New hope for cancer cure
The study not only sheds light on why some people fail to respond to chemotherapy but also reveals a new way of targeting cancer cells.
London: British scientists have found a new way of killing cancer cells, a media report said Friday.
The study not only sheds light on why some people fail to respond to chemotherapy but also reveals a new way of targeting cancer cells, the Daily Express reported.
Until recently, it was thought cells could only die through a process called apoptosis.
Apoptosis is often blocked by cancer cells, and drugs often do not work, which allows the tumour to grow and spread.
The findings from the Breakthrough Breast Cancer Research Centre at the Institute of Cancer Research (ICR) here reveal a new process in which cells can die called necroptosis.
The study published in the online edition of the Molecular Cell journal.
Researchers found that it was possible to activate a set of proteins that push cancer cells into this form of cell death, the Express said.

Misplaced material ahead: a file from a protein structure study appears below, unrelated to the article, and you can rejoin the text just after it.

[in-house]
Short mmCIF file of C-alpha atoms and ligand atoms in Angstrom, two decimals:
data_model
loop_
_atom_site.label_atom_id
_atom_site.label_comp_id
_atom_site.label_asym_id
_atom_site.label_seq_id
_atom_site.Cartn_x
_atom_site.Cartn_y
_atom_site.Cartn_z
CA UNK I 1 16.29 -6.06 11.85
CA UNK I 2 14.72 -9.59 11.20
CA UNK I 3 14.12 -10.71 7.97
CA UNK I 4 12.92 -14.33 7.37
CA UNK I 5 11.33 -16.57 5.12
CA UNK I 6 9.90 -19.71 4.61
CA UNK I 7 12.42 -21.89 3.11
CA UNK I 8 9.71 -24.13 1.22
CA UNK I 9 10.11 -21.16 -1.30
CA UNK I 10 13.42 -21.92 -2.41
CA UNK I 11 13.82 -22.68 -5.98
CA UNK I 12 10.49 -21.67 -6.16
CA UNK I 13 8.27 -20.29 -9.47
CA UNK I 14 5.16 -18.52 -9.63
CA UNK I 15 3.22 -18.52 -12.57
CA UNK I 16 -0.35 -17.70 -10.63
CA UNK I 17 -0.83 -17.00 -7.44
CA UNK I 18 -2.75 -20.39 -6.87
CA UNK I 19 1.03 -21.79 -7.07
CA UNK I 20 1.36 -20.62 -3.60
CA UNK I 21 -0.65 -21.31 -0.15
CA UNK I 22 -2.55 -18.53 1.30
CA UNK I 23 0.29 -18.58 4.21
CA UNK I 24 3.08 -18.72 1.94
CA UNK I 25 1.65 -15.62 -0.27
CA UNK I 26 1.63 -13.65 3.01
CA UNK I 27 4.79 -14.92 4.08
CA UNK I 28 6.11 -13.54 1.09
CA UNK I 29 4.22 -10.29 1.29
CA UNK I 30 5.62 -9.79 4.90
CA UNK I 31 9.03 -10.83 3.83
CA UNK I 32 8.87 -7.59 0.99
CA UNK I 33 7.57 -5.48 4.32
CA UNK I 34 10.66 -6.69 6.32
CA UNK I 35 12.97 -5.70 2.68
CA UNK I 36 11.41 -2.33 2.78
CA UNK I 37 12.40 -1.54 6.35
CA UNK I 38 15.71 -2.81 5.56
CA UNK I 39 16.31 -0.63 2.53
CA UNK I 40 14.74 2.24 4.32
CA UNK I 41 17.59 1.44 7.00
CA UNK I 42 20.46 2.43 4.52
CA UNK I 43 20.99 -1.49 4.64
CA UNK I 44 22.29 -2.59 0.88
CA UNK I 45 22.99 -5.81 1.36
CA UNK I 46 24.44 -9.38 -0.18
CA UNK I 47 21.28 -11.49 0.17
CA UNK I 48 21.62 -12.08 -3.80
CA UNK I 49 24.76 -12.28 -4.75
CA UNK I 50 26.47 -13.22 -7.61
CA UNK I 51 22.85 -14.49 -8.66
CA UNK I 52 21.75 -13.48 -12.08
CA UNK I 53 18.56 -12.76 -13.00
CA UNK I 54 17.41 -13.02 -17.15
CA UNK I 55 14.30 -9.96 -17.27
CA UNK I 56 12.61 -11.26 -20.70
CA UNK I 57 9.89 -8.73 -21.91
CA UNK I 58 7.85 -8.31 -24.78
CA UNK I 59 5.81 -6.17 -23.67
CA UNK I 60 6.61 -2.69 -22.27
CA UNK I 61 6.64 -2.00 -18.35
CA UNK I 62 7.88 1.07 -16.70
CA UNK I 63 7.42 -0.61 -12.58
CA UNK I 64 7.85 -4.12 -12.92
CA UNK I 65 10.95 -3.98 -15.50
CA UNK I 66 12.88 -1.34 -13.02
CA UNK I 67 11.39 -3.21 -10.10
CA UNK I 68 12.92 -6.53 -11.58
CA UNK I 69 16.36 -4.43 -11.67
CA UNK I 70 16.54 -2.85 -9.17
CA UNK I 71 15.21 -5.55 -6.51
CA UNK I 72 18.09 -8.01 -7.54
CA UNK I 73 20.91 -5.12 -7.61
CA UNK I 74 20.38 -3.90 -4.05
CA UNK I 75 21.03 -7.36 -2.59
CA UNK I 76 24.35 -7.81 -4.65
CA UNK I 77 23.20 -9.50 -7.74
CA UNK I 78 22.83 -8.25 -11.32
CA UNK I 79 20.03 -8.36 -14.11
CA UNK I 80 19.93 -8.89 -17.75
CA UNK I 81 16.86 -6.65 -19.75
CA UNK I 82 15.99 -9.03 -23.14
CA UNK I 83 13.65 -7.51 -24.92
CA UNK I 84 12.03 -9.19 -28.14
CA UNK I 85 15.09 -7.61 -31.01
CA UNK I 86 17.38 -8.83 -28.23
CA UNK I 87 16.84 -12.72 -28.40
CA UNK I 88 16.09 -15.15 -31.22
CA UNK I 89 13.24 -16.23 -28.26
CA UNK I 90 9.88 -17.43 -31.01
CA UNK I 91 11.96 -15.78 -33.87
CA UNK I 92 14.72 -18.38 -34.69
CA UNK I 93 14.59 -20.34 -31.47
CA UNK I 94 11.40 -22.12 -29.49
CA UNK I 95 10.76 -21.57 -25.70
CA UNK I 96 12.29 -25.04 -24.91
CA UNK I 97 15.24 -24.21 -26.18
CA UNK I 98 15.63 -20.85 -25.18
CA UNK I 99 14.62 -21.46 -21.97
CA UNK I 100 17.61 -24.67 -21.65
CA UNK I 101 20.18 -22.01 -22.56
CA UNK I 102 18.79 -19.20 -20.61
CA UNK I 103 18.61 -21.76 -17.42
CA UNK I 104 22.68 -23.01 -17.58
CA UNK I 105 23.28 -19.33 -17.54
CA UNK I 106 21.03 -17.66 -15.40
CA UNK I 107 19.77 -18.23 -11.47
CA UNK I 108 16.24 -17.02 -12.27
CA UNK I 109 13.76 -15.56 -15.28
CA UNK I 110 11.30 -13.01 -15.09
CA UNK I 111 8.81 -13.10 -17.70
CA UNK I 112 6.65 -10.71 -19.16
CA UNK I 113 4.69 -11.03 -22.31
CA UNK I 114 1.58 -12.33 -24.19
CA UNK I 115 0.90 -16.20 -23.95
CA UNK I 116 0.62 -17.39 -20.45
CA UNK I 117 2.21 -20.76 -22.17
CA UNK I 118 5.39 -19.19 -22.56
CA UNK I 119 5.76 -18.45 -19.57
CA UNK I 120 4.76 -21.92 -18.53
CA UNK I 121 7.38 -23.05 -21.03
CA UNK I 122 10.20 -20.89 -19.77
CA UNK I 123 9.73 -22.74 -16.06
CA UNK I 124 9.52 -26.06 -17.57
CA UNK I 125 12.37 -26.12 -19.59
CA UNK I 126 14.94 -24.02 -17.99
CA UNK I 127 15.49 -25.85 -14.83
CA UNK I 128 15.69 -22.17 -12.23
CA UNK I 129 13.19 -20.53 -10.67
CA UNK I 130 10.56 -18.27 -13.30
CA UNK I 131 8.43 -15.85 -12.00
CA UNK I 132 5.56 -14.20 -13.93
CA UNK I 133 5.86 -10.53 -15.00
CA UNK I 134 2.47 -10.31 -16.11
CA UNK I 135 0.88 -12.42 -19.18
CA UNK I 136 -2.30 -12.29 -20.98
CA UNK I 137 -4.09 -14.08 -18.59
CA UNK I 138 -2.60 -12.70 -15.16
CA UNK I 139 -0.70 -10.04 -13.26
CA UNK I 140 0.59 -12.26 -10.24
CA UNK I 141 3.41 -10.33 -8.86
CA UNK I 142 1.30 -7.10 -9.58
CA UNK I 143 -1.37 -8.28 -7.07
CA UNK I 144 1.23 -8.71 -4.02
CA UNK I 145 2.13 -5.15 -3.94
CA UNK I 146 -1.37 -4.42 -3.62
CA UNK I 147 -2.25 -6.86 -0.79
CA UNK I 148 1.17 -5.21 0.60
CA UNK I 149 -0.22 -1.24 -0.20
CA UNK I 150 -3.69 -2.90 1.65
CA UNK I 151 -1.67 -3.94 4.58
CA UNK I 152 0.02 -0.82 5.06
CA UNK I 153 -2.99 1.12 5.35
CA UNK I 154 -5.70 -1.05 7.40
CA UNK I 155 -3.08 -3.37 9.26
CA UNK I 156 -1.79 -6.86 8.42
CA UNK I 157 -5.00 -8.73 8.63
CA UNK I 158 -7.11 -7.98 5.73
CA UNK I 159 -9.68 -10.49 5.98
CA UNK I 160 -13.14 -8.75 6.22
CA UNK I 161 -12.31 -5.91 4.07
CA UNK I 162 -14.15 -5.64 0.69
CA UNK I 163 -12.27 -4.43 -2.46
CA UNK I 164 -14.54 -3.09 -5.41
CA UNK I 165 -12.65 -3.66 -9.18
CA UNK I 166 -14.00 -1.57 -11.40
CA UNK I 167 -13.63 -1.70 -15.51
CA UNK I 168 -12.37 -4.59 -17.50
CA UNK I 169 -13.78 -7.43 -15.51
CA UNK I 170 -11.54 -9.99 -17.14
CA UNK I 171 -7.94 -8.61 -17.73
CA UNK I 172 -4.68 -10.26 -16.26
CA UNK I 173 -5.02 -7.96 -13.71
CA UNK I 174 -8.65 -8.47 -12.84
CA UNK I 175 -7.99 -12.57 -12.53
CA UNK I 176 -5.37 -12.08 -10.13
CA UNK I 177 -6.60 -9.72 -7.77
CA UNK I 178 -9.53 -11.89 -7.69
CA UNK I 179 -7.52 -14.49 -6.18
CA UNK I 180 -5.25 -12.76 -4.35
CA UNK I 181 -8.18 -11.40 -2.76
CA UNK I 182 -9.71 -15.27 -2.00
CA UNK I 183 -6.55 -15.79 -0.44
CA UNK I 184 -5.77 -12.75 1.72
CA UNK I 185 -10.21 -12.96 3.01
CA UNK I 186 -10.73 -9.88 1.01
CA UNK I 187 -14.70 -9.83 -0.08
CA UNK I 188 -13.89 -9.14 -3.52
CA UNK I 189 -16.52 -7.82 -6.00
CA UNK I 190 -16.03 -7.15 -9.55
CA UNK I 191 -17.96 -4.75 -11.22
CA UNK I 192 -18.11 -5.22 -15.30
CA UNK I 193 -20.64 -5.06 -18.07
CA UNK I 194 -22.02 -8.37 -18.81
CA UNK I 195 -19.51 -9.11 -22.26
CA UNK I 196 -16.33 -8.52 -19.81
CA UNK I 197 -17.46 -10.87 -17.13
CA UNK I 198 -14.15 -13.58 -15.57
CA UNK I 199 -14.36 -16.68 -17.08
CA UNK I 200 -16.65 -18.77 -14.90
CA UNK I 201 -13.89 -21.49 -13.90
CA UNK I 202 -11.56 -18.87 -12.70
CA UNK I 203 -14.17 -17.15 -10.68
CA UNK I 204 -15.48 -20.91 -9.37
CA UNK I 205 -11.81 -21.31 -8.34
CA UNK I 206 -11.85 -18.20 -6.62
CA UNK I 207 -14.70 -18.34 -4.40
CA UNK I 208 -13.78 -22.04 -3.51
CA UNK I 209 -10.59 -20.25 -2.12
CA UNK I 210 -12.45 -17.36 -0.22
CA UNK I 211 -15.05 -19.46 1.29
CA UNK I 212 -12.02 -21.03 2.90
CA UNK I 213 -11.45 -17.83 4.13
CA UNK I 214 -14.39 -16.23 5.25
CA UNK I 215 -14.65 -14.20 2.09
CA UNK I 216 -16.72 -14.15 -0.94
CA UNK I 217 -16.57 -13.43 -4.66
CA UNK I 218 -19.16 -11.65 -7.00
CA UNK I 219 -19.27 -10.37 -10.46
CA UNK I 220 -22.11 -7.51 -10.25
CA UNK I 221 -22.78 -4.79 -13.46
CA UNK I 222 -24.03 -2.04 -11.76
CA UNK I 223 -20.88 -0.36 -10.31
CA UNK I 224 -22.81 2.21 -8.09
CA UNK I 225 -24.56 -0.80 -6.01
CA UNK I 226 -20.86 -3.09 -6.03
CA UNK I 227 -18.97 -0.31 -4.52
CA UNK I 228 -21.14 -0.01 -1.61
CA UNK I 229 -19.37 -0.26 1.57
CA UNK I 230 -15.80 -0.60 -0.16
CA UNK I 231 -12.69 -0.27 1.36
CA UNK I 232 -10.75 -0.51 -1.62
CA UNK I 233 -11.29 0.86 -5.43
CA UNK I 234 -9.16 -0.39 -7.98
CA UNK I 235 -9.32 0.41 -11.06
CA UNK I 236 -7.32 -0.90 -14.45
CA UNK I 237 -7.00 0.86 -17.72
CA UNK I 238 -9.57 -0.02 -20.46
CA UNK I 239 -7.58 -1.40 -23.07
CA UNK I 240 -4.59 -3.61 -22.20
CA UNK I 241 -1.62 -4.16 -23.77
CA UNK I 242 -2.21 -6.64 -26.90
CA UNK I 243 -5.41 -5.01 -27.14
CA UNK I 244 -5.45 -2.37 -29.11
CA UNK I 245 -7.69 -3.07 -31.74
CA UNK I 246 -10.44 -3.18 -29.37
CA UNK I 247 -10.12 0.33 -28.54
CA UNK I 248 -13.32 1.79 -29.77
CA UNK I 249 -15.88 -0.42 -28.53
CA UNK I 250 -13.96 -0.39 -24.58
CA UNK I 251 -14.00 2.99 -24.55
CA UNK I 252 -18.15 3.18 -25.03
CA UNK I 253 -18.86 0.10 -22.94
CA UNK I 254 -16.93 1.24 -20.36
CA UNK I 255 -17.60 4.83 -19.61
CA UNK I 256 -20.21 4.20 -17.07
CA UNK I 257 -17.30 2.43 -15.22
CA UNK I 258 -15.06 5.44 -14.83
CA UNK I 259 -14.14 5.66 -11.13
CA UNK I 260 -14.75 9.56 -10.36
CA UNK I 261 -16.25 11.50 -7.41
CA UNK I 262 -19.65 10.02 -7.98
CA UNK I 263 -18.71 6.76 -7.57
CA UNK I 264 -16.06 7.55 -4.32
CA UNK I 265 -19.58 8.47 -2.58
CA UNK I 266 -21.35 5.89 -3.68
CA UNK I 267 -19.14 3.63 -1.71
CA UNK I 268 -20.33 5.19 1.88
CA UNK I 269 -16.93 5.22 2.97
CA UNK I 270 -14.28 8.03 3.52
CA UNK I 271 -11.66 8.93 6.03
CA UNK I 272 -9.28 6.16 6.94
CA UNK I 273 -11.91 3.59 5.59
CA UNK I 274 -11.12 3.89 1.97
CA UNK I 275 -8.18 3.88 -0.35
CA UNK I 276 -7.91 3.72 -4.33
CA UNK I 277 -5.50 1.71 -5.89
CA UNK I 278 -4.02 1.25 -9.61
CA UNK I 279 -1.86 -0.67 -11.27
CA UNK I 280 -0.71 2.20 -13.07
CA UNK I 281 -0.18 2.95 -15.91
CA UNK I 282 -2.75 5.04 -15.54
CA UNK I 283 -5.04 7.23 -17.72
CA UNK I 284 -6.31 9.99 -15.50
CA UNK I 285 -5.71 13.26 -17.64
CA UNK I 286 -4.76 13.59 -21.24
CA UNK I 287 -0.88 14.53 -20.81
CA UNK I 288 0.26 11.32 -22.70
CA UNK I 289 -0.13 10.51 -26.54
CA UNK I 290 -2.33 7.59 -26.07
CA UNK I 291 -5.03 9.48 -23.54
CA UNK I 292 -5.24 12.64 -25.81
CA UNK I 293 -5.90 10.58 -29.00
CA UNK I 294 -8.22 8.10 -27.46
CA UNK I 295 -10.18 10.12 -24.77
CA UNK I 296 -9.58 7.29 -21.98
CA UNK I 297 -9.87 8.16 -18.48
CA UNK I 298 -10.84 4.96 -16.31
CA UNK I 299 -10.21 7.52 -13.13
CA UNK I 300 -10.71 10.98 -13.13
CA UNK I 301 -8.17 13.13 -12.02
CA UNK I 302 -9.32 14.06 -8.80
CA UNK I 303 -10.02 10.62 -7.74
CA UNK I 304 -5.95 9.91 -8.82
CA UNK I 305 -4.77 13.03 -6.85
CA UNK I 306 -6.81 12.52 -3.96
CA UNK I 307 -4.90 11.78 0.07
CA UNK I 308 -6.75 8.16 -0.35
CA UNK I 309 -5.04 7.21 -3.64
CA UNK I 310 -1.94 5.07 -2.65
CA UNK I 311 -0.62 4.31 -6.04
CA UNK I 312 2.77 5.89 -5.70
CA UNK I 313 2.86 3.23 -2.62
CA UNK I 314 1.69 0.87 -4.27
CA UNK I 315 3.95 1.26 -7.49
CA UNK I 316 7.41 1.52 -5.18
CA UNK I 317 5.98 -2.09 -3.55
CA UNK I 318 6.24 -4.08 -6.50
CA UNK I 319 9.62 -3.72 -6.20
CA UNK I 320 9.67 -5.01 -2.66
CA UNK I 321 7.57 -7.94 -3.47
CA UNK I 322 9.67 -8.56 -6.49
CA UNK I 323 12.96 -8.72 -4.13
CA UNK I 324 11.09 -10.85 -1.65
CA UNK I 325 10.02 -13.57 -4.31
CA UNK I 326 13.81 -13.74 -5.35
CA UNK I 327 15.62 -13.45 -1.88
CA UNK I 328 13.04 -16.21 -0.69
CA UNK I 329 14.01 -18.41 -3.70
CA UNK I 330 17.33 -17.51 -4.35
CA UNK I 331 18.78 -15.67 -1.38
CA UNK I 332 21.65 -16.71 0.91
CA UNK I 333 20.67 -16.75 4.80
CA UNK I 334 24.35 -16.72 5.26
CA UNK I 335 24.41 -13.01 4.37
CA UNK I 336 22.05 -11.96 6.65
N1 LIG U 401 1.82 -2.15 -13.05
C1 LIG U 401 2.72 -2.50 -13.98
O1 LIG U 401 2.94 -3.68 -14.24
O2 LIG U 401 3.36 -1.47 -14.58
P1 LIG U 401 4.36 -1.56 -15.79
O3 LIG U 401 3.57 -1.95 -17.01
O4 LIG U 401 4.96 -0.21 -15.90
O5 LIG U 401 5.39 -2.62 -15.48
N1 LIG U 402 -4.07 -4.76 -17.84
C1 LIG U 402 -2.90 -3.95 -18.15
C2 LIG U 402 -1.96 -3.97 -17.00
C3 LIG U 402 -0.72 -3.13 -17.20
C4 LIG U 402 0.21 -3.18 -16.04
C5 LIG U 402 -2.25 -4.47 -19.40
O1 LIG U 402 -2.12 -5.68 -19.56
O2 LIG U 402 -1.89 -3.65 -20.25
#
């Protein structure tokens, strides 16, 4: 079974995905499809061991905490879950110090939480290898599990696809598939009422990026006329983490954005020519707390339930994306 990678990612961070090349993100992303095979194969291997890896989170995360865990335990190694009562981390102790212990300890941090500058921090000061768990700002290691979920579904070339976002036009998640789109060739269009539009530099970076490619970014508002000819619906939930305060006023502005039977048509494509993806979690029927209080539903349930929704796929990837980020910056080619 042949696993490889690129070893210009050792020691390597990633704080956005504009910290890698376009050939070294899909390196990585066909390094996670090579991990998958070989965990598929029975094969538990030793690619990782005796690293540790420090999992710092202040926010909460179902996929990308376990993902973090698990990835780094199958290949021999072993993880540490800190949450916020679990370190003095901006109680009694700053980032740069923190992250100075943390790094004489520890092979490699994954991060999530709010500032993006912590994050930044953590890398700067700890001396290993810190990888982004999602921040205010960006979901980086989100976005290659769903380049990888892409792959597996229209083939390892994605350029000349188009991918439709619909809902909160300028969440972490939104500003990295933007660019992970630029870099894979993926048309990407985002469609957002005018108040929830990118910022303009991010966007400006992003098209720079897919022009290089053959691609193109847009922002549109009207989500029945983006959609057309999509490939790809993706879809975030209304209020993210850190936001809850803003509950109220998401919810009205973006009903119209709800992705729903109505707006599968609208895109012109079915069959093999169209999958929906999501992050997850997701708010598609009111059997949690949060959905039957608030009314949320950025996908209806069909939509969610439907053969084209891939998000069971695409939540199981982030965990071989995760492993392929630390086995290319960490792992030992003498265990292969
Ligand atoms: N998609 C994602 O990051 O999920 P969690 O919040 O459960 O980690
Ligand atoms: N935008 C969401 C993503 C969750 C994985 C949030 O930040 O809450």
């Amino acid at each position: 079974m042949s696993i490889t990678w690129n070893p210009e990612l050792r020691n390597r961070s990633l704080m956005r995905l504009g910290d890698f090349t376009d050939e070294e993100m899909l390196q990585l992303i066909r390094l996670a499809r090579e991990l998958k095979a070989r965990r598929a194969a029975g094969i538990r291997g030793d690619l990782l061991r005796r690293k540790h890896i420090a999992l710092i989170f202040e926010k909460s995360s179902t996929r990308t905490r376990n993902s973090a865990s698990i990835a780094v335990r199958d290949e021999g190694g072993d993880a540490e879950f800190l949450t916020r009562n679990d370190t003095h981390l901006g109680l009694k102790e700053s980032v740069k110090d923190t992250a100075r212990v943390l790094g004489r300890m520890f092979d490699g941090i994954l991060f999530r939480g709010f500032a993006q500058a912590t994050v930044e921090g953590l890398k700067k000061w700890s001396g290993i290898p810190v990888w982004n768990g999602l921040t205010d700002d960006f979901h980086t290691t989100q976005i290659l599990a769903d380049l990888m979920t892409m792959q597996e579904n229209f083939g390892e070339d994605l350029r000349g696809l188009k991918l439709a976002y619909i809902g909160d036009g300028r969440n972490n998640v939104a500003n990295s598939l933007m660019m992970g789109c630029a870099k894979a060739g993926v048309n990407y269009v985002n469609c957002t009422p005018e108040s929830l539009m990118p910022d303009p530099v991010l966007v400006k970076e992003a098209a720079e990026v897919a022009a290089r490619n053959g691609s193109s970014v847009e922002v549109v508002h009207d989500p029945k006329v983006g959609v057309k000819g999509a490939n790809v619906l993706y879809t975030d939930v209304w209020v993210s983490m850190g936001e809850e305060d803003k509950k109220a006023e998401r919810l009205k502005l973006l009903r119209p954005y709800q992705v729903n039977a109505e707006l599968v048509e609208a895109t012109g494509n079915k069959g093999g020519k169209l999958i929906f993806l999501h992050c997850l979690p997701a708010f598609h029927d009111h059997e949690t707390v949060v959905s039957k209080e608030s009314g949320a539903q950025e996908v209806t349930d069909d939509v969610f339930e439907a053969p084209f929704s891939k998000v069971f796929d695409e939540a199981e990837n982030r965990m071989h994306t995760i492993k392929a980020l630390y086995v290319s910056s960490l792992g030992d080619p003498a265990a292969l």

This raises the hope of new targeted treatments that could also kill tumour cells which have proved resistant to apoptosis.
Study author professor Pascal Meier, from the Breakthrough Breast Cancer Research Centre at the ICR, said: "These findings represent a new line of attack in the fight against cancer. Chemotherapy has been around for decades but we have never understood how it kills cancer cells.
"This work shows not only that it can happen by two different processes, but how drugs can be developed to activate this newly discovered second cell-killing process in a much smarter, more effective way.